Those who, like Mohamad, earn some money every now and then can buy ten kilos of wood for 100 taka. “This will last us a couple of days. Otherwise, we have to travel very far to fetch wood,” says Mohamad. The vast majority of refugees have no choice. They must walk six to eight hours to find wood in the hills that lie around 15 kilometers from the camp. Sometimes all they can find is roots or even just bark. “If I have no money, I have to decide if I should go get more wood or stay here and hope for work,” says Mohamad.
If he misses one of the rare job opportunities, he will miss the chance to make life easier for himself and his family. On the other hand, it’s impossible to make do without fire. The Helvetas project offers a solution to this dilemma, which is further exacerbating the already difficult situation of the Rohingya. In biogas-fueled communal kitchens, the refugees can cook without firewood.
The gas for the cooking stoves comes from airtight containers, in which feces from the latrines are converted to methane through fermentation. The gas is channeled into the kitchens through a system of thin tubes. This innovative, environmentally friendly solution not only improves the living conditions of the refugees, it also stops the clear-cutting of forests.
A heavy wind gust interrupts the conversation with Rabeya and Mohamad. At the time of our visit in late May, the weather is very humid. Dark clouds pile up in the sky, and it looks like rain. Last night, the first violent rainstorm of the season made it clear just how precarious the circumstances are for the displaced population here. The wind gusts have been strong enough to rip the roofs and walls off some of the shelters.
The worry is written all over his face, as he remembers all too well when they arrived at the camp last fall, and there were places where the mud was up to their knees. Because the subsurface here is barely permeable, the heavy clay soil can become quite slippery in the rain. This means there is a high risk of mudslides, especially since there are hardly any trees to hold back the soil. The UN estimates that 175,000 refugees live in high-risk areas.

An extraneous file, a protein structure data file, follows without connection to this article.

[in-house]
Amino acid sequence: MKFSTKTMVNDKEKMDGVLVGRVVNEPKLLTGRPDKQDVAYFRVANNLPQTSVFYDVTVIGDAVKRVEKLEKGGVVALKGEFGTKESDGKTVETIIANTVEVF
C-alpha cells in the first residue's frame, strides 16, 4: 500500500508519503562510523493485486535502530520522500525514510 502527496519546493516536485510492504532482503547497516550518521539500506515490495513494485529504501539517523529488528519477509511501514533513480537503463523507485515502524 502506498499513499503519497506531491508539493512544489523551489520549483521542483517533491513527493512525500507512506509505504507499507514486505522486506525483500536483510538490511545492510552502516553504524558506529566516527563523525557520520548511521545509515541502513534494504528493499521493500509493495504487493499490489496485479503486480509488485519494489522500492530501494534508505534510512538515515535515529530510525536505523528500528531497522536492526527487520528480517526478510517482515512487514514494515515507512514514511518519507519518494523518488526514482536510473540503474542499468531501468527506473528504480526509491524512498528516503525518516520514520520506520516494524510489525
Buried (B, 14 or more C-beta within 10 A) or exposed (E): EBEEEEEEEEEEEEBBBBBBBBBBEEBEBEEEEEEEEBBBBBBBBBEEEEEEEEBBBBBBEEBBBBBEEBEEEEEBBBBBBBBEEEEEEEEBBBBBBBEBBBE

Helvetas is committed to finding a solution for this dangerous situation. Teams work to raise awareness among the population in the most vulnerable areas. Thanks to these efforts, the refugees can help secure dangerously steep slopes by planting vetiver, a fast-growing grass that does a good job of stabilizing the soil. The steepest slopes are further reinforced with piles of sandbags. However, the situation continues to raise concerns because of the lack of reliable forecasts. The intensity of the monsoon season varies from year to year, but on average, as much rain falls here in one month as does in an entire year in Switzerland. And the rainy season lasts three months, from June to September.
After discussing all the hardships, our conversation now turns to what the future holds for the family of three.“Where are we supposed to go?" asks the young mother worriedly.The family would like to move close to Rabeya’s brothers in Chittagong, the second largest city in Bangladesh, but they would not make it past the checkpoints. They do not speak Bengali and have no identification.
“I loved my old life. I was happy taking care of our farm. And I miss all the friends and neighbors we had,” says Rabeya. Anticipating the next question, Mohamad says they would love to return home. "But as long as our safety is not guaranteed there, we will not return.” It’s not just the refugees who are concerned about their future. The authorities and the international community share their anxiety. One year has passed since most of the Rohingya arrived in Bangladesh, but there is no solution in sight. Although an agreement between Myanmar and Bangladesh provides for the repatriation of refugees, there are no concrete signs that this agreement is being implemented.
Soon night will arrive in the largest refugee camp in the world. The clouds still look threatening. Everyone hopes the skies will be kind to them tonight. What does the future hold for little Mohamad Rizwan, who was born in this camp six months ago? He has never been to his homeland and he has no papers. “I hope he does not have to grow up in this camp,” says Rabeya, looking tenderly at her child, who has fallen asleep in his father’s arms. She adds quietly: “But the most important thing is that he is safe.”